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Beginning of the End- Tour Divide

Read Day 15

Exhaustion is really setting in. I’m no longer really ever awake or sleeping. I blur on and off of the bike. The order of events happening make no real sense to me. I think I might have a concussion from wrecking. 


I have been trying to pack too much food and water into my backpack. I get off my bike to take a break and let my ass rest. There is blood running down my left leg. I try to peel my underwear off to see what is going on. They are stuck to my ass and I have to peel them off of the cracked callouses.

A guy comes out on his balcony and yells that I am doing a great job on the race. I really want to get to the next town, Frisco, to clean myself. I haven’t showered in days. Sitting is not fun.


I finally get there and get a room in Frisco. I order food before I get in the shower. When I get my pants and underwear off it looks like a massacre happened. I take a butt selfie of the damage to try and see what is happening. I delete it immediately after I look at it. No one every wants to see that. The water hurts so much it makes my eyes tear up. I make the decision that I will scrub the dried blood and callouses off. I wrap the washcloth around my knuckles and scrub until I can’t take the pain any more. I use my half numb finger to feel if it is clean. I don’t think I wash anything else on my body. My food arrives and after I eat every crumb, I pass out,  face down and butt naked with an empty family sized lasagna pan next to me.

Some time later…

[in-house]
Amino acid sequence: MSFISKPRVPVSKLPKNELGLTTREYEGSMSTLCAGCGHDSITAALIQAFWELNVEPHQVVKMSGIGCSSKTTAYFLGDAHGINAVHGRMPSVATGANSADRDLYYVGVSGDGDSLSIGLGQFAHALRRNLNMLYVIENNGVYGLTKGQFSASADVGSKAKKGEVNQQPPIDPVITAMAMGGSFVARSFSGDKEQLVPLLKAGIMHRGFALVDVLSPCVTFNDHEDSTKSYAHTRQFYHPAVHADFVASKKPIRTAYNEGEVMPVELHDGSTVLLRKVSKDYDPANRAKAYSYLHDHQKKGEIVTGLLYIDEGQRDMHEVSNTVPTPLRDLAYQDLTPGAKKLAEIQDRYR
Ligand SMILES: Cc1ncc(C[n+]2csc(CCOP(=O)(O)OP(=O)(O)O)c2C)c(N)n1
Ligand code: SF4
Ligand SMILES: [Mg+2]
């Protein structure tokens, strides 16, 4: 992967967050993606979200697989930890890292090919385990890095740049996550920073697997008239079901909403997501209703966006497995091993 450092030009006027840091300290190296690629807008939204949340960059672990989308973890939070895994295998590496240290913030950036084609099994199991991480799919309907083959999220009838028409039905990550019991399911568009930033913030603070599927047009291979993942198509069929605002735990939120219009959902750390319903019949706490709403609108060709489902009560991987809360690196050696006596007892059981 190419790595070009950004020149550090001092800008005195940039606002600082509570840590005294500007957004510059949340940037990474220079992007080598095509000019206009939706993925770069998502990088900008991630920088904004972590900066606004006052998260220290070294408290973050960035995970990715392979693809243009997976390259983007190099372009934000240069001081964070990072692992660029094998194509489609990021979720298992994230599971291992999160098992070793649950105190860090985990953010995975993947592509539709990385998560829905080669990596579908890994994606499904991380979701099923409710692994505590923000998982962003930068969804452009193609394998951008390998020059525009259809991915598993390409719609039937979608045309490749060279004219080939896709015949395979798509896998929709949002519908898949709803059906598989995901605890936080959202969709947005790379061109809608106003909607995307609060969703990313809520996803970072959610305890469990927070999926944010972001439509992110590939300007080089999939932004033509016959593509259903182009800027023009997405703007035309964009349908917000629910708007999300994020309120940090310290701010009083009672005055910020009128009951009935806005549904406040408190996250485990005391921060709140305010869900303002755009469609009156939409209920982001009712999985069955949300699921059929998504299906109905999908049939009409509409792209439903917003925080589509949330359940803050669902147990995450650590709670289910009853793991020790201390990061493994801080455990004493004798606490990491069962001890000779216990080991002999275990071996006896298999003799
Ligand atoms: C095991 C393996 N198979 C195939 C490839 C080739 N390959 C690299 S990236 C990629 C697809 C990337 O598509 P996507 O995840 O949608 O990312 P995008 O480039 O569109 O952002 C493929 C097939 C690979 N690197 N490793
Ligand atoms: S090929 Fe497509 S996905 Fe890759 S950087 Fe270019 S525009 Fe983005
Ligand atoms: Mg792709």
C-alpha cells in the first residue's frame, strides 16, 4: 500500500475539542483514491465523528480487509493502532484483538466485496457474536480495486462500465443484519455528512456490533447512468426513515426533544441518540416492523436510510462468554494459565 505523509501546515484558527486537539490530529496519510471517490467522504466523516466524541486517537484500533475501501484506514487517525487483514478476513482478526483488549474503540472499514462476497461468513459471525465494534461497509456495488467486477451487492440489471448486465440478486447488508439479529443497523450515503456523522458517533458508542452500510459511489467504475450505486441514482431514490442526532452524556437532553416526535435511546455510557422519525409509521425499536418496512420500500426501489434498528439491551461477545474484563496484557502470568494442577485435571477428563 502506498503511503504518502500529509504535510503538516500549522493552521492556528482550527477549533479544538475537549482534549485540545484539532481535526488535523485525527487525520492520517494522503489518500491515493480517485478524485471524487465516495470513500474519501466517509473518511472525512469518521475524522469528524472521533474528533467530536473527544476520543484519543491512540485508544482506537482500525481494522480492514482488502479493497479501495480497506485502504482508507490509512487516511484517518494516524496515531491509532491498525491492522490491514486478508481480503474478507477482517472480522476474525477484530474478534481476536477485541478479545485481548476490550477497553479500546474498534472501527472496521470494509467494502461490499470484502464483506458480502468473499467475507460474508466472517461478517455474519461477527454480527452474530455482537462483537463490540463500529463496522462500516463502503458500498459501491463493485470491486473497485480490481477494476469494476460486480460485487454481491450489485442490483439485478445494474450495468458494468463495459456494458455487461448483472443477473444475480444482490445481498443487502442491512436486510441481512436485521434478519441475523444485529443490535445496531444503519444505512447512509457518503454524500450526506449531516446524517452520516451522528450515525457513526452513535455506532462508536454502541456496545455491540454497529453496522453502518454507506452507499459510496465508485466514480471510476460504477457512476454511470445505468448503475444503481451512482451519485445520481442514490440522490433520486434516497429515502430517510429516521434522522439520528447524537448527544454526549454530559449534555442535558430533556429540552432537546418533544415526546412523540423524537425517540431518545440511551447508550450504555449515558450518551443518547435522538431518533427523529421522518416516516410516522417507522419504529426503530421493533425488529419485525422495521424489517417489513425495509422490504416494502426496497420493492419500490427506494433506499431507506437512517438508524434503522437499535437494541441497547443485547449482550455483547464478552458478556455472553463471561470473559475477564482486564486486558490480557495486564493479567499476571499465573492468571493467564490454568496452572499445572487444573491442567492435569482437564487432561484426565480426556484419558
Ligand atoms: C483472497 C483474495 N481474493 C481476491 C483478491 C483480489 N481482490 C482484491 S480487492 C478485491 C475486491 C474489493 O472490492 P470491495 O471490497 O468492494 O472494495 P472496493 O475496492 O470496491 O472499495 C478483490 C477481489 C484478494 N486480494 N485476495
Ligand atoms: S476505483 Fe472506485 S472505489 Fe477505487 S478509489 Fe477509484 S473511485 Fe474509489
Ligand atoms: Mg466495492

I am climbing out of Breckenridge. It takes hours, but the views are beautiful.  I even see a person with a tent set up on a huge boulder sitting next to the edge. I get to the top and there is a train car and elevation sign. Maybe I take a picture. Maybe not. Like I said, everything is pretty blurry at this time. Descending the single track in the woods is slow going but amazing.  


I meet Australian Dave and we ride together. This is his second attempt at the race. We ride into Salida and eat dinner. Every place is super busy. There is a festival in town and a rodeo on the edge of town. We pick up Jeremiah Johnson on the side of the road. We pick up Nick sitting on the side of the road with a whole pizza, cellphone in hand trying to find a place to stay. Everything is booked solid. Campground is sold out. We find a bar to ask where we can sleep. 12 miles up the mountain. We all stumble outside and pedal for under five minutes. We find a wooded picnic area that has a “no camping” sign. We walk right past it into the woods deeper and closer to the creek and go to sleep.

I fade in and out- blurring again- but then I’m at a fire station in the middle of nowhere. I fill my water and talk to the volunteers for a bit. Back onto the bike. I make it to a town and see another rider. I’m feeling really depressed. I sit outside of the gas station on one of the islands and cry for as long as I can remember. People stare at me as they fill up their cars and leave. I just want to quit. I lost my tracker. I missed my goal time. Everyone at home has to hate me for not being strong enough. I call Alex crying. She talks some sense into me. I just have to keep going. That is all. She still loves me. Everyone thinks I am doing great. I just have to keep going and make the cut off.